I should speak out when they abuse
This pasty-faced artist who decided to choose
Being trapped in silence with make up queer
I may not speak, but I can hear.

The taunts, the insults, and the hate
Towards street performers who refuse the bait
Of ridiculed anger through vulgar gestures
Believing performance is a continuing semester

Of learning to grow within painted smile
Ignore the assholes, concentrate on the child.
Who laughs with joy or open-mouthed wonder
Yet tosses no coins as my stomach thunders

Breaking the silence, begging for bread
My intestinal rumblings plead to be fed
A steady diet of human compassion
Through the clinking of coins in an appreciative reaction

To my ancient art and enduring hunger
Selling myself like a common whoremonger
Hoping to satisfy an insatiable crowd
In tight fitting Spandex, a seductive shroud

Ignoring lewd sneers at my exposed anatomy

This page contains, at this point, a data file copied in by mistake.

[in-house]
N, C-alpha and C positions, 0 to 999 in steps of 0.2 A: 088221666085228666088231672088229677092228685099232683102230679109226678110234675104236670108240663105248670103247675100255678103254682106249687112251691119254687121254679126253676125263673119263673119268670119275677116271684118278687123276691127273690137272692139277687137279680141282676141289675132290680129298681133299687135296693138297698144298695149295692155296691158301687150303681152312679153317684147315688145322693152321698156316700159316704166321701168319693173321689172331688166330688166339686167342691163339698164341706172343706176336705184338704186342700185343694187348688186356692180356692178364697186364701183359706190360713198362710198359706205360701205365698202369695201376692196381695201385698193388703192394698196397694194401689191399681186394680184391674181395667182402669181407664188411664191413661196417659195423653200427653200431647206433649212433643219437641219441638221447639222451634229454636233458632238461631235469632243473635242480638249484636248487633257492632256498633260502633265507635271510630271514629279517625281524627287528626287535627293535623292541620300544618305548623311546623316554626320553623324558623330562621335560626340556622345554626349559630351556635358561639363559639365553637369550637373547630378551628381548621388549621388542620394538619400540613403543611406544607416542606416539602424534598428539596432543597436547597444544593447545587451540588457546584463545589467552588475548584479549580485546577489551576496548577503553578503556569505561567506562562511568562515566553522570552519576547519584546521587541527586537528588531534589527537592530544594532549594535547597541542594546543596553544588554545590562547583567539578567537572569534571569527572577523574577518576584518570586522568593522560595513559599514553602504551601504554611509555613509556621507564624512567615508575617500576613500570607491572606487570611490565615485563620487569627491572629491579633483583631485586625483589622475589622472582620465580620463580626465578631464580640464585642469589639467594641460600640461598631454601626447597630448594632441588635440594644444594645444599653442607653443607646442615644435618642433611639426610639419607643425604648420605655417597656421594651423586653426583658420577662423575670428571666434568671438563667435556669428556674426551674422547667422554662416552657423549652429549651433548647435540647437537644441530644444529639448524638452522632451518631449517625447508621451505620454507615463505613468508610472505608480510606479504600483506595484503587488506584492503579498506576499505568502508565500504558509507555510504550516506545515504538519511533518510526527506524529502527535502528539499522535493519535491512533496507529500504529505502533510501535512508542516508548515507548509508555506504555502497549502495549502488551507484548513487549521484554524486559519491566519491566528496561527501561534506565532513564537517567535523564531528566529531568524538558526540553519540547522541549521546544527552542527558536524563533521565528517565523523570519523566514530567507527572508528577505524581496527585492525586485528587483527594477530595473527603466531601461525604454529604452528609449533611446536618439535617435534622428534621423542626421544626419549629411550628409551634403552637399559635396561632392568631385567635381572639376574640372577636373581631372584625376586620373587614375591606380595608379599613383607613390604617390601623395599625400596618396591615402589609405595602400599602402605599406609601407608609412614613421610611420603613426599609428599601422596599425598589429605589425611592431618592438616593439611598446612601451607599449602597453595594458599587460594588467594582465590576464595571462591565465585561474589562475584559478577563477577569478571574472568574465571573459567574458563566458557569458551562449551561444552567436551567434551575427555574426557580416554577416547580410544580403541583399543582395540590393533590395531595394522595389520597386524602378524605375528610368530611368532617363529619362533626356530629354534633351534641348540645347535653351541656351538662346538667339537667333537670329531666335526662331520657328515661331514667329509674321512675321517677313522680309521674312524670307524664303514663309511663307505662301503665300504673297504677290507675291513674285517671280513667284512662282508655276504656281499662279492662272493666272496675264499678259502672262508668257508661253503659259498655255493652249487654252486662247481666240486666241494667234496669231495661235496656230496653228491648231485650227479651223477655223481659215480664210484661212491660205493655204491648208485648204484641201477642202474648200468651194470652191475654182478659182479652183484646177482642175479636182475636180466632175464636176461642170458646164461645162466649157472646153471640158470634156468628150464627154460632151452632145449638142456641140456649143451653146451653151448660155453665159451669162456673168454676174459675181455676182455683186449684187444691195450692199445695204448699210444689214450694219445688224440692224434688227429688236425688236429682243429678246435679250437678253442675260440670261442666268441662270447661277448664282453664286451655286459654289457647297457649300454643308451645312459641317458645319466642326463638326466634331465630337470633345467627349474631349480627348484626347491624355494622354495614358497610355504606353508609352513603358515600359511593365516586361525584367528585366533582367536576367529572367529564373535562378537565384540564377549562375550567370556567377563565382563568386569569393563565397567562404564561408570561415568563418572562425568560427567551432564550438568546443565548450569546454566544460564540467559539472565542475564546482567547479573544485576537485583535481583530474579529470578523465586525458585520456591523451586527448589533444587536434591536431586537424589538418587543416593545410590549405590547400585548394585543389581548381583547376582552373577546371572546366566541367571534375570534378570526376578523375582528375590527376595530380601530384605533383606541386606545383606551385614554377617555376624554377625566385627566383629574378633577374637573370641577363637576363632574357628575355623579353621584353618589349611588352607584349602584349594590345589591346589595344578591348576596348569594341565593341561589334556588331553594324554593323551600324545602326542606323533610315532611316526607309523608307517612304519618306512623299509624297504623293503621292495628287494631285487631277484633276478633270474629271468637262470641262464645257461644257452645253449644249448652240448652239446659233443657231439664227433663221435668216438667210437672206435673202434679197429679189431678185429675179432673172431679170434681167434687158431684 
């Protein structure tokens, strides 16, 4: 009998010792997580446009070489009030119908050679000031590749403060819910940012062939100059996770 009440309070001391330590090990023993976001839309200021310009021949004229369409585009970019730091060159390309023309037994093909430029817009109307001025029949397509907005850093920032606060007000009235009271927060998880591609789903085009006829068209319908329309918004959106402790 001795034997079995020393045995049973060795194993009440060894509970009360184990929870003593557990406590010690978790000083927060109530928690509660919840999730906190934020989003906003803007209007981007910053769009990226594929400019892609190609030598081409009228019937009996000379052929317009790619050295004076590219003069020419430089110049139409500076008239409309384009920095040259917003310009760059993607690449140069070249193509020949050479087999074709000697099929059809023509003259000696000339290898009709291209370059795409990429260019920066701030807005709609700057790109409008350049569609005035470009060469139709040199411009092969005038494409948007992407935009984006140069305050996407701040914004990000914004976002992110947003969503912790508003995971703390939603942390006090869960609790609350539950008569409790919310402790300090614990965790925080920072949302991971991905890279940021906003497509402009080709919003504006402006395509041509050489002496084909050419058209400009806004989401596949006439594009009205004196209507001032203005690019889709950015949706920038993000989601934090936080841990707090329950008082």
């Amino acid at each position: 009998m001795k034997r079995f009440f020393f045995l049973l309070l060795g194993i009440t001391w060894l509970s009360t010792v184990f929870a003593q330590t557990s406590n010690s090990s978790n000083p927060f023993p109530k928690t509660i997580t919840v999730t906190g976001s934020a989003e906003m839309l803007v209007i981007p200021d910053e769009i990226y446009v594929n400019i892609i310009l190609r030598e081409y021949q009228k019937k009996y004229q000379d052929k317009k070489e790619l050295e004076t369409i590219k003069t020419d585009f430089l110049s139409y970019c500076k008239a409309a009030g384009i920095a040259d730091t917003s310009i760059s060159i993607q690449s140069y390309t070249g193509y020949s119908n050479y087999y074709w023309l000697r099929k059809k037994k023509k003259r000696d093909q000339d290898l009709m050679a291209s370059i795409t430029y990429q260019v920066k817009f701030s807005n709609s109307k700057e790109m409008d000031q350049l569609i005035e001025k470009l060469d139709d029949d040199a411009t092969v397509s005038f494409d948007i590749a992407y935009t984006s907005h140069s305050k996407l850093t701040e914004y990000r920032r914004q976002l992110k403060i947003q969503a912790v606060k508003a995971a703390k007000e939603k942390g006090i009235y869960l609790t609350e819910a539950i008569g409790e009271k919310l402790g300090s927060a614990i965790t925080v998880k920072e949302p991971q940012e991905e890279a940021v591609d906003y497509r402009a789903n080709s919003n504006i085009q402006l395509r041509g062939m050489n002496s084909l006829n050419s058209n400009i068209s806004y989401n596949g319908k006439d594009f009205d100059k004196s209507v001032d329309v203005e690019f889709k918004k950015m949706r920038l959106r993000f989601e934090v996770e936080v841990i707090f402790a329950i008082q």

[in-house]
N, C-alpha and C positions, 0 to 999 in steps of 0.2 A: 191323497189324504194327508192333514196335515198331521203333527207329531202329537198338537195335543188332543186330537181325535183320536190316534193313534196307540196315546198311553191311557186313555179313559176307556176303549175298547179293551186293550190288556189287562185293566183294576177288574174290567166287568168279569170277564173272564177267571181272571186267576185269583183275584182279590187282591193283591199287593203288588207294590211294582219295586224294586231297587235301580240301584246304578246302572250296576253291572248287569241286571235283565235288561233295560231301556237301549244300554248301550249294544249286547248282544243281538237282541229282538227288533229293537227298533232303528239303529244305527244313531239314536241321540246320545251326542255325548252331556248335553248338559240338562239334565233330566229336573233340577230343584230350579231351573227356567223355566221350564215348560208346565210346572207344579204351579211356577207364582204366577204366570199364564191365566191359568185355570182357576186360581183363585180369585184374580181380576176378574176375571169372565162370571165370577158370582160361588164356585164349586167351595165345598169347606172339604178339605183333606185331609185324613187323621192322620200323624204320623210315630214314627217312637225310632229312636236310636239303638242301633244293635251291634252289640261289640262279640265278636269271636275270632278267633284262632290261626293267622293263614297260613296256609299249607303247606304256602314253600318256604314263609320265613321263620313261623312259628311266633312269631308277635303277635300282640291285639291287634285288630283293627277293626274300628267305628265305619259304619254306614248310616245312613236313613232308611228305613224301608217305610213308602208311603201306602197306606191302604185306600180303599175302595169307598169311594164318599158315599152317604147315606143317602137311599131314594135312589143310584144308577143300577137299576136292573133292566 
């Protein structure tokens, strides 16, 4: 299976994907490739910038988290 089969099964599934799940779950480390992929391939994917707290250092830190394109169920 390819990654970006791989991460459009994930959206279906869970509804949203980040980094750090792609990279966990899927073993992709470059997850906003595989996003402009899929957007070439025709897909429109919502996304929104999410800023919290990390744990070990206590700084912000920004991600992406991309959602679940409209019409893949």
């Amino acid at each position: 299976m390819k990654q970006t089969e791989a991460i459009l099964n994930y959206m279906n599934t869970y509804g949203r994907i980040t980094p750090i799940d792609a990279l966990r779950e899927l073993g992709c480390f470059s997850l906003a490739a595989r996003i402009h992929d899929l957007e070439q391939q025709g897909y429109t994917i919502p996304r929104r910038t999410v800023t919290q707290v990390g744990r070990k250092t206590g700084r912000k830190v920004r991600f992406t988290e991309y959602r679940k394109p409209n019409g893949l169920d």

That I've twisted and stretched in hopes it would flatter me
As my muscles contort and my body sings
A silent song that once entertained kings

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About Mark Blickley

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See bio I sent to non-fiction. This poem was born when Mr. Blickley was part of a crowd who laughed and made fun of a mime performing outside of NYC's Metropolitan Museum of Art, and then spent months feeling guilty and so tried to get into the Mime's head while this disrespect was being hurled at him.
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